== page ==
We talked on the telephone, and we corresponded some, but we never actually met. Except, we must have met in high school, because we were at Berkeley High School at the same time, but nobody I know remembers him. He is the unknown man from my class at Berkeley High.
Well, that’s sort of funny, because in a lot of his stories . . . one that comes to mind is Flow My Tears, the Policeman Said—it’s about a guy who suddenly nobody knows who he is anymore. I wonder if that was autobiographical in any way?
Oh, must be. [laughs] I don’t know.
I’m rather proud of the fact that I was defending Phil Dick’s work early on, when he was not being paid much attention to and never kept in print. And I kept saying, “This guy is really good. This guy is writing completely original stuff. You know, it isn’t conventional, it isn’t run-of-the-mill. It’s different, but it’s really interesting.” And of course Phil picked up on that, and you always like it when another writer likes your stuff, you want to know that writer, so he may have written me or me him, and we talked some. I got a little bit bossy and told him that the women in his novels were kind of predictable. I didn’t think he’d really pay any attention, but he did. Apparently he really tried to think about the way he’d been handling women in his fiction. That touches me. You know, he didn’t have to pay any mind to anything I said.
Do you remember what year that was, that people would look for that sort of change in his fiction?
I think the novel where he tried to write women differently was V.A.L.I.S. So it’s kind of late. We’re getting into the novels after he had that sort of revelation thing he had, and began writing a rather different kind of book.
So years ago I read your two books on writing, Steering the Craft and The Language of the Night, and one thing that really struck me from those were your comments about how wrong-headed many of our so-called “rules” of grammar are. Are there any particular grammar rules that you’d like to see go away?
I was probably talking about the fact that the grammarians kept telling us that we can’t use “they” as a singular—like, “If anybody needs an abortion, he should have to tell his mother and father.” Would you only use “he,” because “he” is the generic pronoun? I mean, this is nonsense in English. And English has always used “they”—it’s in Shakespeare. You know, “Anybody needs an abortion, they should not have to tell their parents.” It’s one of these arbitrary bans that every now and then grammarians get away with, and that kind of thing—where there’s a moral influence from it—you have to talk about that. The thing with grammar is to just accept the rules and use them as you see fit. But you have to know them before you can break them. That’s the only rule I accept.
There’s a recent book called 80: Memories and Reflections on Ursula K. Le Guin. How did that come about?
Oh, it’s what they call a “festschrift.” They get people together to celebrate somebody who’s having a birthday or something, and I had my 80th birthday, and so a lot of very nice people put a little book together, with some stories about me and some stories and stuff. It’s a nice present for a birthday.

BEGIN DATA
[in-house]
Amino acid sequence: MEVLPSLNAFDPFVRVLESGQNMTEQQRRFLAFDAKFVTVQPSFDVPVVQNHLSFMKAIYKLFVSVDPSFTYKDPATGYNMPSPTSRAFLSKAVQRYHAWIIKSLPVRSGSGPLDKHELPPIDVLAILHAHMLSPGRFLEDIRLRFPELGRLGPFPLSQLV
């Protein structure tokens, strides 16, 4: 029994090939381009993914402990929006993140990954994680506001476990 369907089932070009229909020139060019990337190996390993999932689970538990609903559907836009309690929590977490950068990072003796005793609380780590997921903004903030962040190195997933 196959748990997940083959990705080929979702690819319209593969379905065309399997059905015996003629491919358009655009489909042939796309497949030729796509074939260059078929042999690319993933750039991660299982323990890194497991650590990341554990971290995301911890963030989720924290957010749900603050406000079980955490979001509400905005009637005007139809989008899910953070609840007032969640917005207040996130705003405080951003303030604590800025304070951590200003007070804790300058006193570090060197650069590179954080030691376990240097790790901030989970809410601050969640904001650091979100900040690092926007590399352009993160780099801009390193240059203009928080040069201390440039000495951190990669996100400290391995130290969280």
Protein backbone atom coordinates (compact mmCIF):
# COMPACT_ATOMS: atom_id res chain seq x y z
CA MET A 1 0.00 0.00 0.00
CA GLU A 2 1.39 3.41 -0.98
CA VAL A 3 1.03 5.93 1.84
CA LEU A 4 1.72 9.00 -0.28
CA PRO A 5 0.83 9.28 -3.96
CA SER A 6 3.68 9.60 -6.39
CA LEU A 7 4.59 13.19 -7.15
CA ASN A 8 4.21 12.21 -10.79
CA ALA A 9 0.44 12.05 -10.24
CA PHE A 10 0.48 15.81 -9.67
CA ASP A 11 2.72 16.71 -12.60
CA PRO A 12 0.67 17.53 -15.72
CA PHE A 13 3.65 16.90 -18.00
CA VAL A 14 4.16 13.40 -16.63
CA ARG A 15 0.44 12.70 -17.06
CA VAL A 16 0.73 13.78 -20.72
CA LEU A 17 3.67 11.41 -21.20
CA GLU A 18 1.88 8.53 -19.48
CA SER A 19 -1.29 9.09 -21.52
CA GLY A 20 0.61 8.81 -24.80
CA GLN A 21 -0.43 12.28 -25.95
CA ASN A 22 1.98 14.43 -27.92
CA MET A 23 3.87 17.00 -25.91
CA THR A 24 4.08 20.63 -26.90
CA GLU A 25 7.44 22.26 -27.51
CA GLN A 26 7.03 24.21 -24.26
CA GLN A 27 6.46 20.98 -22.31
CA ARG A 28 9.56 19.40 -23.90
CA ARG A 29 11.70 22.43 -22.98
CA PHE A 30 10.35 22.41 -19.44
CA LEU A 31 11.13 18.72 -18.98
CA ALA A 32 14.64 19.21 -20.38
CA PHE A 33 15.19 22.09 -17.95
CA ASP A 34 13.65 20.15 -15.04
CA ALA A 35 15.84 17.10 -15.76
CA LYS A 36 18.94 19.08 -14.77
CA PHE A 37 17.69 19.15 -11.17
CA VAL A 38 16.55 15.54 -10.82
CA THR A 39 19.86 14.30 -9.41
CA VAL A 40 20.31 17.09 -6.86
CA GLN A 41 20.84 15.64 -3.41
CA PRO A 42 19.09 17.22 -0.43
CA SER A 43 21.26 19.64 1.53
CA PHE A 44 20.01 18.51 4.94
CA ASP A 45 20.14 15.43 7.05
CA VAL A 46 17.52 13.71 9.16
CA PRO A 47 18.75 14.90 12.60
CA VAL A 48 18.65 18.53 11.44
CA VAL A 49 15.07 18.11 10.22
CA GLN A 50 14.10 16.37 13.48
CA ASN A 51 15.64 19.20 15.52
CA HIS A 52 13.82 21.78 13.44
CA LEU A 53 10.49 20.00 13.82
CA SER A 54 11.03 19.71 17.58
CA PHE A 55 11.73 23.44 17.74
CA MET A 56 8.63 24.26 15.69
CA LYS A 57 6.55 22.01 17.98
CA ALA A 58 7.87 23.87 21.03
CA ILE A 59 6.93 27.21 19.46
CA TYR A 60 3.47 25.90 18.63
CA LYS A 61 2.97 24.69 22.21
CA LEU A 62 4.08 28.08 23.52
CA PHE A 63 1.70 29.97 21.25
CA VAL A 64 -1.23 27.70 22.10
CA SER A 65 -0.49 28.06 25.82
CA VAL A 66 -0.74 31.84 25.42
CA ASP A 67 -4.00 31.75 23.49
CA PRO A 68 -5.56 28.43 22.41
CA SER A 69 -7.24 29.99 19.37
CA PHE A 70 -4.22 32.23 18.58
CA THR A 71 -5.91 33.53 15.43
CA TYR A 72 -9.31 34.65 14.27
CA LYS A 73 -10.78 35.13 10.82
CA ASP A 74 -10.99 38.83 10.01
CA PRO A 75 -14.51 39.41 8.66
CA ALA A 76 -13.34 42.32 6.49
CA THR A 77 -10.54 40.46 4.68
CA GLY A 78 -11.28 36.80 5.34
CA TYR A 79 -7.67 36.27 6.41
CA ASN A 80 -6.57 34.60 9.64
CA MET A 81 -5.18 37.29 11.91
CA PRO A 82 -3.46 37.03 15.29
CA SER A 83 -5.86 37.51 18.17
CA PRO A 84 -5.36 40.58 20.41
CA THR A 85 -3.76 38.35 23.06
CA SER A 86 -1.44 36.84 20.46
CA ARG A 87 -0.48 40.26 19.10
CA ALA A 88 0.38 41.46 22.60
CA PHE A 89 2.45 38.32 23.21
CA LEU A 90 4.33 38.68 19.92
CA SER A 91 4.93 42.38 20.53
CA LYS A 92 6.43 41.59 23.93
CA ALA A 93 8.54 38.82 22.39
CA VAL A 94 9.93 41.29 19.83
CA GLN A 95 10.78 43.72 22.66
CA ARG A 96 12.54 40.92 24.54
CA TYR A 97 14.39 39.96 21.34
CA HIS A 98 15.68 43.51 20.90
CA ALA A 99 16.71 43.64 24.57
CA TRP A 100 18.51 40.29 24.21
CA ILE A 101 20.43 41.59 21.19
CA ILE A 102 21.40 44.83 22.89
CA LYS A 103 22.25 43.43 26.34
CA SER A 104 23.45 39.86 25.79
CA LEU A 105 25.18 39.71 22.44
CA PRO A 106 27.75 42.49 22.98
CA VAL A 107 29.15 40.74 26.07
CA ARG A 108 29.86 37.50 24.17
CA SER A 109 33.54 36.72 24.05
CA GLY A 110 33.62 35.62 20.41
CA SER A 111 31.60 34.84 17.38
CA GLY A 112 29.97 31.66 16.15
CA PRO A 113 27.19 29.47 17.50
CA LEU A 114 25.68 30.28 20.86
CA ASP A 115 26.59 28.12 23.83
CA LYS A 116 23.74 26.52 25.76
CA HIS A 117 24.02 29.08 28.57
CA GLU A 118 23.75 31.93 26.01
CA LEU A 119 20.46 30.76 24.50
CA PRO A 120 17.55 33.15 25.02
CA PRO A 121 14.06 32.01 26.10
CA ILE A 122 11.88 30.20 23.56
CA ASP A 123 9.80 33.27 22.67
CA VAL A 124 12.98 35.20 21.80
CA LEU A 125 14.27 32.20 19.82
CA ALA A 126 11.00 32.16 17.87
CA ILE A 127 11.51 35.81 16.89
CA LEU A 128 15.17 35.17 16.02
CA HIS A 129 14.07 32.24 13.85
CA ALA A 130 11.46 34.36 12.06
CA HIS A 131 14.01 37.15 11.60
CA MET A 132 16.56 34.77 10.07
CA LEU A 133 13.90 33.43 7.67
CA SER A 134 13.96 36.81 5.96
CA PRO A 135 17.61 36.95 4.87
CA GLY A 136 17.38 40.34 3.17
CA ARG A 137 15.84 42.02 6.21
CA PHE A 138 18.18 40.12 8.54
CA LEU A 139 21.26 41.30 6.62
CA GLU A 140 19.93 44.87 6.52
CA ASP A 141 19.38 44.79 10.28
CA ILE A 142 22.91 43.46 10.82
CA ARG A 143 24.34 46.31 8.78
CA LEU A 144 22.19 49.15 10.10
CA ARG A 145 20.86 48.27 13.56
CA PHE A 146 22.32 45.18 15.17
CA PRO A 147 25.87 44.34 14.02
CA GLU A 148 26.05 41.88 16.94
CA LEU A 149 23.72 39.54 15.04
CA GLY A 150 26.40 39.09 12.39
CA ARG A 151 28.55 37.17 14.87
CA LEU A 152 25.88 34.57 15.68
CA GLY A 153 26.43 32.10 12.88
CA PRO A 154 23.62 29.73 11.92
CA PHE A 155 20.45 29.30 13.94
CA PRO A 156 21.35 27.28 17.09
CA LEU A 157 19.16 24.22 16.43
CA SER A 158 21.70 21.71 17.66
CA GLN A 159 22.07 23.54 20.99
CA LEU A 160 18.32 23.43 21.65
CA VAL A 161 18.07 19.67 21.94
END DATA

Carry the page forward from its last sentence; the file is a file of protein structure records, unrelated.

There’s also a documentary in the works called Worlds of Ursula K. Le Guin. Is there anything you can tell us about that?
Arwen Curry is making it, and she and I have been working together on and off for a couple years now. I can’t tell you about the documentary itself because I haven’t seen it. I don’t really know where it’s at, just that she’s been coming here and filming on and off for the last couple years. We talk together, and we go places that are important in my life so she can film me there—like the ranch in the Napa Valley where I spent all my summers as a kid, and still go every summer. Or next month she’s going to meet me out in southeast Oregon at a farmhouse where we spend a week every year under Steens Mountain, which is country that I’ve come to love very much. So she’s going to put this all together and I don’t know what it’s going to be like, but I trust Arwen Curry to do it well.
We mentioned that for the second half of our show today, we’ll be talking about Ray Bradbury. Do you have any memories relating to Bradbury that you’d like to share?
I only met Ray two or three times, always down in L.A., because he was not a traveler, as you know. He was always very genial, and a little bit overbearing [laughs] . . . kind of a great big football player of a guy. He was very nice. You had this sense of his warmth, of the personality that comes through in his books too. You know, I don’t know anybody who has anything against Ray Bradbury. Maybe there are people, but he seemed not to have made enemies, which is pretty good going for a writer that successful, and living in Los Angeles.
Are any of his books particular favorites of yours?
Oh, The Martian Chronicles. You know, it came out a long time ago. I was in my twenties at most, I guess. I just loved it. He was making science fiction romantic. Science fiction often gets kind of hard-edged and dry and a little over-intellectual. And I just thought, “Oh, wow, look what he’s doing. He’s making it beautiful and romantic, with this warmth of human feeling in it.” And that was important then.
Are there any new or upcoming projects that you’d like to mention?
This fall, all six books in the Earthsea series will finally be published in a uniform edition in the United States, which is a real joy to me. Houghton Mifflin Harcourt is putting out the hardcover, and Simon & Schuster is doing the paperback. I don’t have a publication date yet, but I guess September, probably. And also I have a new and selected poems [volume], which means that it’s a kind of retrospective selected from my six poetry books, and a whole set of new poems, and that’s coming out from Houghton Mifflin Harcourt this fall too, and I’m very pleased about that. It’s called Finding My Elegy. And I’ve got a story coming out in Tin House called “Elementals.” Kind of a fantasy, along the lines of Borges, I guess, a little.